At this point, no one has said they’ve contacted the Disciplinary Commission about Massa’s ad. But when Hammerle did that two years ago, he didn’t get very far. At the time, the agency didn’t find an appropriate basis for formal action because if dealt with public affairs and political discourse – the heart of the First Amendment.

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  1. Just an aside, but regardless of the outcome, I 'm proud of Judge William Hughes. He was the original magistrate on the Home place issue. He ruled for Home Place, and was primaried by Brainard for it. Their tool Poindexter failed to unseat Hughes, who won support for his honesty and courage throughout the county, and he was reelected Judge of Hamilton County's Superior Court. You can still stand for something and survive. Thanks, Judge Hughes!

  2. CCHP's real accomplishment is the 2015 law signed by Gov Pence that basically outlaws any annexation that is forced where a 65% majority of landowners in the affected area disagree. Regardless of whether HP wins or loses, the citizens of Indiana will not have another fiasco like this. The law Gov Pence signed is a direct result of this malgovernance.

  3. I gave tempparry guardship to a friend of my granddaughter in 2012. I went to prison. I had custody. My daughter went to prison to. We are out. My daughter gave me custody but can get her back. She was not order to give me custody . but now we want granddaughter back from friend. She's 14 now. What rights do we have

  4. This sure is not what most who value good governance consider the Rule of Law to entail: "In a letter dated March 2, which Brizzi forwarded to IBJ, the commission dismissed the grievance “on grounds that there is not reasonable cause to believe that you are guilty of misconduct.”" Yet two month later reasonable cause does exist? (Or is the commission forging ahead, the need for reasonable belief be damned? -- A seeming violation of the Rules of Profession Ethics on the part of the commission) Could the rule of law theory cause one to believe that an explanation is in order? Could it be that Hoosier attorneys live under Imperial Law (which is also a t-word that rhymes with infamy) in which the Platonic guardians can do no wrong and never owe the plebeian class any explanation for their powerful actions. (Might makes it right?) Could this be a case of politics directing the commission, as celebrated IU Mauer Professor (the late) Patrick Baude warned was happening 20 years ago in his controversial (whisteblowing) ethics lecture on a quite similar topic: http://www.repository.law.indiana.edu/cgi/viewcontent.cgi?article=1498&context=ilj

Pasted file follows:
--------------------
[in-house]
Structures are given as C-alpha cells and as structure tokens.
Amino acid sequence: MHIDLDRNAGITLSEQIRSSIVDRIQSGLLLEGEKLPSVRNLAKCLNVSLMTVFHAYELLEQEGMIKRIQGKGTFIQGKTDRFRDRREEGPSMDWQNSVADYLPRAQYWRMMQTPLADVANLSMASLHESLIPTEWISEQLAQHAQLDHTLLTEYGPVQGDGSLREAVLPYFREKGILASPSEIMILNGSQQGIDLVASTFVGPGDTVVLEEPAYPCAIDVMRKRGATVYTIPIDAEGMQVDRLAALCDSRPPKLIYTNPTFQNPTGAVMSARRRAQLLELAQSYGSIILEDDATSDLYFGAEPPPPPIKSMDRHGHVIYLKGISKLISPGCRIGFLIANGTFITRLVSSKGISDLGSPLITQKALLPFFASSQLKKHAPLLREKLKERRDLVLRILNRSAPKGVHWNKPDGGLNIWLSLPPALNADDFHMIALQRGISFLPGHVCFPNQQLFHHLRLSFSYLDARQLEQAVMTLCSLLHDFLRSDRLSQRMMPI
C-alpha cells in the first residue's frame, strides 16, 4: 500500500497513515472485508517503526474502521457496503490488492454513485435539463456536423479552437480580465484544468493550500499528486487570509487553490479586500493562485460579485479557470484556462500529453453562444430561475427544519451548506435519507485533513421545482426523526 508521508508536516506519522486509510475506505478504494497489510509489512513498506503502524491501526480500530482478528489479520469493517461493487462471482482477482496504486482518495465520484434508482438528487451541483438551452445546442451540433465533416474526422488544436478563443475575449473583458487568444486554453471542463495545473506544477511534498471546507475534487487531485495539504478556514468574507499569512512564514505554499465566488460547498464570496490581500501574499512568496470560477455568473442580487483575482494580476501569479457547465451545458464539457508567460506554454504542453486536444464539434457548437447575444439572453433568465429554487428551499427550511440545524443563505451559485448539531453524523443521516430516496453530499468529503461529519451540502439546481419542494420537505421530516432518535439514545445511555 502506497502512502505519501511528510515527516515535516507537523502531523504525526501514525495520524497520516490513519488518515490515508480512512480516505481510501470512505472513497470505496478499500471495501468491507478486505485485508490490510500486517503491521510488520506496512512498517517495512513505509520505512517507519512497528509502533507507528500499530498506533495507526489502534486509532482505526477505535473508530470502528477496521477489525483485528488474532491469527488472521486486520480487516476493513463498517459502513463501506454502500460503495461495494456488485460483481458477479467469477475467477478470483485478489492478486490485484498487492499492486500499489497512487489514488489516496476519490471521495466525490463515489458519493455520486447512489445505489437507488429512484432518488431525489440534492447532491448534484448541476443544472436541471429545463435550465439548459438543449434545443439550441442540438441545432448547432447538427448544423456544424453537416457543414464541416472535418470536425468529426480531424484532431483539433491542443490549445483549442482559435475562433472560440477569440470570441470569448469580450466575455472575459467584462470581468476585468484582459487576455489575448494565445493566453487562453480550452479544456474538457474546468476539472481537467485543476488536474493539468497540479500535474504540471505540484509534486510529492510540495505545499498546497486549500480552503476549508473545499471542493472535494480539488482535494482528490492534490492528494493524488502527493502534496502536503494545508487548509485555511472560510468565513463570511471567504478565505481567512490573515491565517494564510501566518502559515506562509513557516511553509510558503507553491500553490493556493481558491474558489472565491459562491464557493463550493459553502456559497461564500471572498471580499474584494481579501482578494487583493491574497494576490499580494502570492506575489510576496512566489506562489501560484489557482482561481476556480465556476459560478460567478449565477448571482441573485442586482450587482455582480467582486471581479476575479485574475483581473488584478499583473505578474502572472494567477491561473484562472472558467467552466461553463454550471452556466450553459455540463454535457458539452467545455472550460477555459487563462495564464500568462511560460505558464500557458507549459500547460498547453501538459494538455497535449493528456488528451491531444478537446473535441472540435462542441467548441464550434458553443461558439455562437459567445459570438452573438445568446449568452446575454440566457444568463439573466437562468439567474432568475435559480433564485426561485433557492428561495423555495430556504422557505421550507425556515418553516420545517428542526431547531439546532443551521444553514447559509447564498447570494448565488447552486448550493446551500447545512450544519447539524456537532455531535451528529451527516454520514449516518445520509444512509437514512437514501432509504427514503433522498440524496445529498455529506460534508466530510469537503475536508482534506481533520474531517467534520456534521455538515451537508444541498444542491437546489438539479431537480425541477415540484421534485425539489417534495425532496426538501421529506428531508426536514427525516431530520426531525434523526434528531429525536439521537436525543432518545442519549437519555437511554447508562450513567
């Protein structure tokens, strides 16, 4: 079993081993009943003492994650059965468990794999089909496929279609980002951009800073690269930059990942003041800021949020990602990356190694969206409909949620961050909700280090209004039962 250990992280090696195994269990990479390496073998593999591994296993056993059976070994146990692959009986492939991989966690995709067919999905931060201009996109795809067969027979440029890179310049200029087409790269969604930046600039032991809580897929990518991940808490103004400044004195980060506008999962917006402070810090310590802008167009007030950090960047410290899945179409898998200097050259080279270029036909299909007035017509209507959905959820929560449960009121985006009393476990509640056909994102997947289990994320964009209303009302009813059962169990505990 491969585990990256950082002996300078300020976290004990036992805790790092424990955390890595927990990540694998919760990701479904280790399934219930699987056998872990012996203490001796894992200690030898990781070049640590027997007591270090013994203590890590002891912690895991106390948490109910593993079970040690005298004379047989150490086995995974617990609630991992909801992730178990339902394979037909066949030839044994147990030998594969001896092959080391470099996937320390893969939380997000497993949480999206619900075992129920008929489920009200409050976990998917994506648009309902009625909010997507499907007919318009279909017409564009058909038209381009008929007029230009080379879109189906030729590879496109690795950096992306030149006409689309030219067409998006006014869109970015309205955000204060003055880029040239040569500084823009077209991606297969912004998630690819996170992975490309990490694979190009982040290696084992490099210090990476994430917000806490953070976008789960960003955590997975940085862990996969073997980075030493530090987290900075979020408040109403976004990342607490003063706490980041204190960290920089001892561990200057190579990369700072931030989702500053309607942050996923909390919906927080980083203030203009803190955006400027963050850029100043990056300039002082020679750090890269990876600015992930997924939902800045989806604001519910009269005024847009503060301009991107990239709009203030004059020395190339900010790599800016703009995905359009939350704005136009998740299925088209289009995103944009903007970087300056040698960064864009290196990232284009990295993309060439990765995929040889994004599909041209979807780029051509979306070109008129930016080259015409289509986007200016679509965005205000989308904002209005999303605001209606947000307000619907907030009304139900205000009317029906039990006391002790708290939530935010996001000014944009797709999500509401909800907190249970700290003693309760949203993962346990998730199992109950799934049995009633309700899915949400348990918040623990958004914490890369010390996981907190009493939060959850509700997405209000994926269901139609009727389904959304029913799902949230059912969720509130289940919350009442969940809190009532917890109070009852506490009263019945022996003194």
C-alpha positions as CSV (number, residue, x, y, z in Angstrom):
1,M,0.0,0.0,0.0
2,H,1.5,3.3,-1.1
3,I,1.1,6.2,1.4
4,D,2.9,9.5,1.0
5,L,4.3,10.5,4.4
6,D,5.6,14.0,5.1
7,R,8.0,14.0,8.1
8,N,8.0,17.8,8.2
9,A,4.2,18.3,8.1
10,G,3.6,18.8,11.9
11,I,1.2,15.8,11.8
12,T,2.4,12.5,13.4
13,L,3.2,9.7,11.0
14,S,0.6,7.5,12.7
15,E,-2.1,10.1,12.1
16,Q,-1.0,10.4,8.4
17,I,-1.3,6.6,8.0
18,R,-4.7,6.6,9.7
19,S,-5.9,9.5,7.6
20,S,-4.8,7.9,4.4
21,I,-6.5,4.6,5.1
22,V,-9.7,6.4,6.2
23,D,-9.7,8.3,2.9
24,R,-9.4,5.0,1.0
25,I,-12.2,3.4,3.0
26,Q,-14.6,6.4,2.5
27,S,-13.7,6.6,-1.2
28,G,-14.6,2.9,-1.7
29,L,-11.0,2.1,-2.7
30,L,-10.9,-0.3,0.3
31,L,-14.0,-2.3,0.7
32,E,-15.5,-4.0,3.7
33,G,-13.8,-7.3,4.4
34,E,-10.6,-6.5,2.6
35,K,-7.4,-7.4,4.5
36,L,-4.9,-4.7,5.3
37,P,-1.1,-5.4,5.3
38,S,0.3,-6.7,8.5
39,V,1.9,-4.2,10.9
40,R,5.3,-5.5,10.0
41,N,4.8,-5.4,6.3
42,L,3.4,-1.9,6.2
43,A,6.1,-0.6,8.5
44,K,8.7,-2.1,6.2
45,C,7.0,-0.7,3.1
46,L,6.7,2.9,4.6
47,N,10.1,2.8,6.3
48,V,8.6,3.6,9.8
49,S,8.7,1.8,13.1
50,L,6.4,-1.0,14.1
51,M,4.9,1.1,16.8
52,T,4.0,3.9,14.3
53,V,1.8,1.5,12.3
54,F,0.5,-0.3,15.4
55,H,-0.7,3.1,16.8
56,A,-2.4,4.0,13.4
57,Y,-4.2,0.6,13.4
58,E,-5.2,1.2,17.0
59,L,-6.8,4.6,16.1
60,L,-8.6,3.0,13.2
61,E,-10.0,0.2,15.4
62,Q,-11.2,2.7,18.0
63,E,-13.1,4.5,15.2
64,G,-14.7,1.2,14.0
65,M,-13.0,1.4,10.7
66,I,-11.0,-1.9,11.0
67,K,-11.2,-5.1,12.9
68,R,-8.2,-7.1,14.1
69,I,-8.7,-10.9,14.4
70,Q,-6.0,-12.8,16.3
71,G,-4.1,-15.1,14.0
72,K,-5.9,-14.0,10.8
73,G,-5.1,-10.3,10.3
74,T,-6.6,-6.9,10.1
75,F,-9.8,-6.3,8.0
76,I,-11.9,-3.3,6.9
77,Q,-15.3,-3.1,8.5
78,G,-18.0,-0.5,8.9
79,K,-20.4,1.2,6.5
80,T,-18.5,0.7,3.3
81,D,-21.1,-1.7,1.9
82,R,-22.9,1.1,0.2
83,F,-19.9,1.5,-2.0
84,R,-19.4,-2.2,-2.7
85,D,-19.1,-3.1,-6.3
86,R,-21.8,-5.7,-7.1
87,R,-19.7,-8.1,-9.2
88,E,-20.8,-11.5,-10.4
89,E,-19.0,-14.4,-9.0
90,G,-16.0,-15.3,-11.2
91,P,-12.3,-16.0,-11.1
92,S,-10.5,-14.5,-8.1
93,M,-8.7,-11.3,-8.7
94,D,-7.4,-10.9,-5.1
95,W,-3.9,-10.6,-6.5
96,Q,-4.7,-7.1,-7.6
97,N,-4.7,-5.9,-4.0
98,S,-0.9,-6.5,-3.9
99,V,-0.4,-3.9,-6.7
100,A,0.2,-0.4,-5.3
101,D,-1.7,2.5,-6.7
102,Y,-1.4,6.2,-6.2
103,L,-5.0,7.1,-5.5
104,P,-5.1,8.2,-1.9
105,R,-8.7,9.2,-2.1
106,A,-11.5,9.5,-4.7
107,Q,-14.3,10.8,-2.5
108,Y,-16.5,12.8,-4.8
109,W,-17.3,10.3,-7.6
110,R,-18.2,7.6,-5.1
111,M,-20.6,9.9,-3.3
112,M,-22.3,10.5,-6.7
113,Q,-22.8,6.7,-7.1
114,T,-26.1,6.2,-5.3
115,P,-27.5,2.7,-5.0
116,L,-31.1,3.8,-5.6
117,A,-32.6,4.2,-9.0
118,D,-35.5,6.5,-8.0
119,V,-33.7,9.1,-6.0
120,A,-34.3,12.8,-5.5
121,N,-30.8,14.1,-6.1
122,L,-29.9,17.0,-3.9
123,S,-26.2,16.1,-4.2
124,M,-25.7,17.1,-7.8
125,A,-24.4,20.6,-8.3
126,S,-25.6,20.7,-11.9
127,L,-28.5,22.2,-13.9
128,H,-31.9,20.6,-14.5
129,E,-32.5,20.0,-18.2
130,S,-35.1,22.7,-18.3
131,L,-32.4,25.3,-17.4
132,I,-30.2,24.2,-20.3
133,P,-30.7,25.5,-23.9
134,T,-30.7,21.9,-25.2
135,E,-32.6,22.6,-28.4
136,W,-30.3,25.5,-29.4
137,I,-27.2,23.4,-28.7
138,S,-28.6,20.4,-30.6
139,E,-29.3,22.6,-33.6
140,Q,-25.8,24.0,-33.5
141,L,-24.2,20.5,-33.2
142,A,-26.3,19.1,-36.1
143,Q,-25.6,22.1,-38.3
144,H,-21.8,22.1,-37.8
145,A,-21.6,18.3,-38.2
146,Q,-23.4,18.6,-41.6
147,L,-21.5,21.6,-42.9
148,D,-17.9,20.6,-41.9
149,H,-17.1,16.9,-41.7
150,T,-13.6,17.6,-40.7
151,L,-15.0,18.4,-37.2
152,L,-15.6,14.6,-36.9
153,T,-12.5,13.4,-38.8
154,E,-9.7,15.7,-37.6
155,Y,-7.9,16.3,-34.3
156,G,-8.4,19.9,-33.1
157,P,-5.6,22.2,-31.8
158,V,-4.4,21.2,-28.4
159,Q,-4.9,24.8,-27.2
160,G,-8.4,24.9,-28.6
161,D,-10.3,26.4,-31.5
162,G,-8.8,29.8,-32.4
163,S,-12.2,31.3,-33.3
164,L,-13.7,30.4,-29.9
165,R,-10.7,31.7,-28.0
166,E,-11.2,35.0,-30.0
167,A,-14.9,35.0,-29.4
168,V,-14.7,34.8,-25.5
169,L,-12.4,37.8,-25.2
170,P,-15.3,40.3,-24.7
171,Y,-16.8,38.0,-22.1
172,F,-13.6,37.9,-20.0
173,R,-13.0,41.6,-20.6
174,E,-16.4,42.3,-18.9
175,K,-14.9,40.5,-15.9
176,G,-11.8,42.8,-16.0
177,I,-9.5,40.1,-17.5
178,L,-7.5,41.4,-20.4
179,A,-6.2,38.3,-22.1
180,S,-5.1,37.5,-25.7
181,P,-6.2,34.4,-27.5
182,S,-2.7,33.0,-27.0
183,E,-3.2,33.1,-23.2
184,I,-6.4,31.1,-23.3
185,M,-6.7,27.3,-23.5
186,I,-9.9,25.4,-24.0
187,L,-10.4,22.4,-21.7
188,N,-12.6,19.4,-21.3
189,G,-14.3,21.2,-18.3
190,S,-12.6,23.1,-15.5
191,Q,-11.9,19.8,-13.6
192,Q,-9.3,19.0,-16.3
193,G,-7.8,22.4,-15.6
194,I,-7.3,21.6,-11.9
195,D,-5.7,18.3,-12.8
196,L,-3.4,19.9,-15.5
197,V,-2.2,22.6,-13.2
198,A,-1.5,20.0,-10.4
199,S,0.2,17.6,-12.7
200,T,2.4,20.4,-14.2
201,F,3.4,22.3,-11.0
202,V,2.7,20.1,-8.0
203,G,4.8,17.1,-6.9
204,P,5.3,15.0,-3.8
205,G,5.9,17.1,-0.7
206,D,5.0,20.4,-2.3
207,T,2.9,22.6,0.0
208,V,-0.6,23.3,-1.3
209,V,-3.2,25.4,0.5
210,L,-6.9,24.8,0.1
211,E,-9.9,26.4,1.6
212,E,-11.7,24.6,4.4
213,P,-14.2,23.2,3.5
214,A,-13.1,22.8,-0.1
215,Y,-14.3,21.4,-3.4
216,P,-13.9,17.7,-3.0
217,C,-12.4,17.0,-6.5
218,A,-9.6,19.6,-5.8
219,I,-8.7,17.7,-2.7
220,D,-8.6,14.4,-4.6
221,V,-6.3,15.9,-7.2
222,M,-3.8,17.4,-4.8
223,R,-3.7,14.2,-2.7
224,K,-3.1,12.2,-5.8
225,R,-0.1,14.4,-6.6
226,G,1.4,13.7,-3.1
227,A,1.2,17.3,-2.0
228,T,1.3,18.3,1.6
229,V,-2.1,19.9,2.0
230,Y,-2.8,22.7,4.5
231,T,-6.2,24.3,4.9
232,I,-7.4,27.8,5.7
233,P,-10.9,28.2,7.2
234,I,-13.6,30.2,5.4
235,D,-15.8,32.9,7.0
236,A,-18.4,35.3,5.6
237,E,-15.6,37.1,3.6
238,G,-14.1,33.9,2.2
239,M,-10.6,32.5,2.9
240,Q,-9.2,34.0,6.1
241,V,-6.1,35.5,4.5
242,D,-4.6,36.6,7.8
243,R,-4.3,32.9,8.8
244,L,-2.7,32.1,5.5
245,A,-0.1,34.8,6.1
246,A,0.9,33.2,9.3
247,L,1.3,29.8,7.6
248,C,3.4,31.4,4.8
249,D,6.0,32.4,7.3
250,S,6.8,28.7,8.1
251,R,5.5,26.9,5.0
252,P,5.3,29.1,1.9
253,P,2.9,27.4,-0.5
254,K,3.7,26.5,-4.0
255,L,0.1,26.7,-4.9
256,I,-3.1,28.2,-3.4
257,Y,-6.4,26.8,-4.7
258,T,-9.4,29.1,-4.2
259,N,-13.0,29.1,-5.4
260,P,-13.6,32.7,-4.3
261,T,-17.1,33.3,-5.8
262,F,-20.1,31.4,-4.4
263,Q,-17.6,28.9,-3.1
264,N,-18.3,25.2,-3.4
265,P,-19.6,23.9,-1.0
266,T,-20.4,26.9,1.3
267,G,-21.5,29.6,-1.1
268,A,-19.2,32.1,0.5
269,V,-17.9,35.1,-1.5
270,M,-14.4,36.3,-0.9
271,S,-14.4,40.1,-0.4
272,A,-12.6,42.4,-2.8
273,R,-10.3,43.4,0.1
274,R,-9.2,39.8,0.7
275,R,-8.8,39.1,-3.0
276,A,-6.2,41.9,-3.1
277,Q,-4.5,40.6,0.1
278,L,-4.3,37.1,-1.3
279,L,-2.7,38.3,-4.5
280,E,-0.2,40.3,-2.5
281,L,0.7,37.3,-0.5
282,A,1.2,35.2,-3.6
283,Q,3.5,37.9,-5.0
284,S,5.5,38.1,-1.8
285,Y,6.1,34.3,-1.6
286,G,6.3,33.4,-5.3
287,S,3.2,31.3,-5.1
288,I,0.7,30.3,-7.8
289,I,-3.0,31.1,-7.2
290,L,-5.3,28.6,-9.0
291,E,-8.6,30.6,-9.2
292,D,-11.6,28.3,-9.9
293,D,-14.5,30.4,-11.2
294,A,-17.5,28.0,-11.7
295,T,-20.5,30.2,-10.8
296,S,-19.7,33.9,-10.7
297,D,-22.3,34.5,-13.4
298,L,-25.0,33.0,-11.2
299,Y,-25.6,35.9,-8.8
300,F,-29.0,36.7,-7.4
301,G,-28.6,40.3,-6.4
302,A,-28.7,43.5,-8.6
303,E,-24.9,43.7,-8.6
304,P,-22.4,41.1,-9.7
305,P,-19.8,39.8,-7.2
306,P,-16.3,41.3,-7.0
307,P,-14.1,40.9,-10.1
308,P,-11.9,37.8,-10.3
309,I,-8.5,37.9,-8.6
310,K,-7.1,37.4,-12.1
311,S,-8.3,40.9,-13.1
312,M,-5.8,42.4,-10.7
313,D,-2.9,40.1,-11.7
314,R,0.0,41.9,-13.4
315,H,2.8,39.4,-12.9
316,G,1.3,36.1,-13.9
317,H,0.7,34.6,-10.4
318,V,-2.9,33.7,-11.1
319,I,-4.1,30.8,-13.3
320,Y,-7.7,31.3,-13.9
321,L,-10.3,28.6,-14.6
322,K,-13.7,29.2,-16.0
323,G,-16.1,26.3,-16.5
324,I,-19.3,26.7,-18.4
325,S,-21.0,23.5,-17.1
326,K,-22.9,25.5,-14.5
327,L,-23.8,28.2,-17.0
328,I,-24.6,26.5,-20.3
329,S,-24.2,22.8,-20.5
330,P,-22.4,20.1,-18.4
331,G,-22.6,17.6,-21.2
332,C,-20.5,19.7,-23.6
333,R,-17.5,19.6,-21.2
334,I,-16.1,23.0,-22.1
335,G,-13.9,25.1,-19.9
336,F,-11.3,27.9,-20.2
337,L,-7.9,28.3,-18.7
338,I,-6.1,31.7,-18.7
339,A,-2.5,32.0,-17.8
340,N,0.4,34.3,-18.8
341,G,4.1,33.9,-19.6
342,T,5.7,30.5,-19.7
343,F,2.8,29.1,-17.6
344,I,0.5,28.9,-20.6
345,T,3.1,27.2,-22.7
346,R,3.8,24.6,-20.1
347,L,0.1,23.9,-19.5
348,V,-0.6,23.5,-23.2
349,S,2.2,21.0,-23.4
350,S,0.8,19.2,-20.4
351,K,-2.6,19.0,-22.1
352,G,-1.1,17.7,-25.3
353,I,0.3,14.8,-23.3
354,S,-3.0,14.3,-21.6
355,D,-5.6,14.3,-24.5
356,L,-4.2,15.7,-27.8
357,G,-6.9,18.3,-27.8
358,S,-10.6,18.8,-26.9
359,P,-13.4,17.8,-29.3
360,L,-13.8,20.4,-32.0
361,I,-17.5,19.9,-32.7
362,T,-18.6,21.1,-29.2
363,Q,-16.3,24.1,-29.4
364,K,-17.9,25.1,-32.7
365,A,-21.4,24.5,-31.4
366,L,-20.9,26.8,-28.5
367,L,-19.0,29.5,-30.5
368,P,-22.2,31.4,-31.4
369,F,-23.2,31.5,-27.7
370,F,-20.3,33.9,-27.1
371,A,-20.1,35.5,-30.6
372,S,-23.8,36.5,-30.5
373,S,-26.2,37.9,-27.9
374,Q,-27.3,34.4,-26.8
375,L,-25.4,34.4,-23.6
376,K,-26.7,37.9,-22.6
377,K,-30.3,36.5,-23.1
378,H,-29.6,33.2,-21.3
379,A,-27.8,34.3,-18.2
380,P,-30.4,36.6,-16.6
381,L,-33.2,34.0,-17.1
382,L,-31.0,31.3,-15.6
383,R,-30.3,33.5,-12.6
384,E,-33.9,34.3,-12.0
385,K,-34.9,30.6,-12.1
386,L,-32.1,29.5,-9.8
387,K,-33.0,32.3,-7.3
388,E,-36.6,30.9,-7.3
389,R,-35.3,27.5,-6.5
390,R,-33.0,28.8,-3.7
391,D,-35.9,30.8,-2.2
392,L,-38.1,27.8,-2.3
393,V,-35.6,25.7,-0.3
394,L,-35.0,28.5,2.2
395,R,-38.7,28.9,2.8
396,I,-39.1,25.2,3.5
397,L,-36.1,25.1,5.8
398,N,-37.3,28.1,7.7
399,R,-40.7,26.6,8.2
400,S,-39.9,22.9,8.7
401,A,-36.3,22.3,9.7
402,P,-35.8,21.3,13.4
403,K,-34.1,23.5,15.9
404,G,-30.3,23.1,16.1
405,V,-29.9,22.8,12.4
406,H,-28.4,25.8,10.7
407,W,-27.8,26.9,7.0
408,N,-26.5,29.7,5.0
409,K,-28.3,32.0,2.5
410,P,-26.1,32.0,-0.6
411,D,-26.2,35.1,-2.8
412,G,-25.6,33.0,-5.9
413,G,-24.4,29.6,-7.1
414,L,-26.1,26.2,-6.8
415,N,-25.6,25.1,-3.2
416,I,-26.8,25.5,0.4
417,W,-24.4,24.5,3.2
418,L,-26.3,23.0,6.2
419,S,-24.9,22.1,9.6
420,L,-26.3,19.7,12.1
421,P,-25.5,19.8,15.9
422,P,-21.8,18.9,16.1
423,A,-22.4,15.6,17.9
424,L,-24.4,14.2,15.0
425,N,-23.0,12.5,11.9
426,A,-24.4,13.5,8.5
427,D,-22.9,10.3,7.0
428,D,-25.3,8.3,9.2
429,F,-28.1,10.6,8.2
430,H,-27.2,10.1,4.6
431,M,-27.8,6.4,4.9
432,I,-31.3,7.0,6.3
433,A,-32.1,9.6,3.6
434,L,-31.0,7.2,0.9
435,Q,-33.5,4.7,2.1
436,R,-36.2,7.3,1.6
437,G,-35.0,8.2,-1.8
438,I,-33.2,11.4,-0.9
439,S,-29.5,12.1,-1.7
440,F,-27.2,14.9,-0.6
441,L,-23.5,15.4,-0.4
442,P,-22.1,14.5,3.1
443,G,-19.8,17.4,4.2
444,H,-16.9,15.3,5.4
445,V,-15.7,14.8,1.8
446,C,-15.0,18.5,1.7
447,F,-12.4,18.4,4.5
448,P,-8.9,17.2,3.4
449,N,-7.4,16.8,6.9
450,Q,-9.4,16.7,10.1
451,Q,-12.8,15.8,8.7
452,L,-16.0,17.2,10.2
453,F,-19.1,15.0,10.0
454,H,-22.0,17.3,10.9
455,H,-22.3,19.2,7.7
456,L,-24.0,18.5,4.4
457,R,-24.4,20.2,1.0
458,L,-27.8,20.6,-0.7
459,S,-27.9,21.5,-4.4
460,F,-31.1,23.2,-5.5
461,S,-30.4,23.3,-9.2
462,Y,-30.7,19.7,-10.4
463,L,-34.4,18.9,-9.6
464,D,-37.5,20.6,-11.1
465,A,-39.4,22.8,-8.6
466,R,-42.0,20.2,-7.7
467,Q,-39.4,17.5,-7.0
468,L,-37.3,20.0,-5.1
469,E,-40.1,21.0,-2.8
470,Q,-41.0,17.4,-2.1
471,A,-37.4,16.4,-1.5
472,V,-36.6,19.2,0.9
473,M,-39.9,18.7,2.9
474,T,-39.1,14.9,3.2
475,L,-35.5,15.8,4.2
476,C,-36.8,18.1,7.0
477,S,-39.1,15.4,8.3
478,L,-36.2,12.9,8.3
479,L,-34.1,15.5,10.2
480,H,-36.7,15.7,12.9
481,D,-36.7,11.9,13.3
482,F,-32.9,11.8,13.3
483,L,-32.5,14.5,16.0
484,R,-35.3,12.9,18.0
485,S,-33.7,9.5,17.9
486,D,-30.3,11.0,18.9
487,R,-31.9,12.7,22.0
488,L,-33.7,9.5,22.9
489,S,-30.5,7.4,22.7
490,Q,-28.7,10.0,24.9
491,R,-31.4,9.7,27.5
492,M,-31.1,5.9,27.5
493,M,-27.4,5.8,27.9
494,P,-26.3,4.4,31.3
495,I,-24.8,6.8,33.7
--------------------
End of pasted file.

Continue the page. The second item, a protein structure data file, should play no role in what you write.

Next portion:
5. I have a case presently pending cert review before the SCOTUS that reveals just how Indiana regulates the bar. I have been denied licensure for life for holding the wrong views and questioning the grand inquisitors as to their duties as to state and federal constitutional due process. True story: https://www.scribd.com/doc/299040839/2016Petitionforcert-to-SCOTUS Shorter, Amici brief serving to frame issue as misuse of govt licensure: https://www.scribd.com/doc/312841269/Thomas-More-Society-Amicus-Brown-v-Ind-Bd-of-Law-Examiners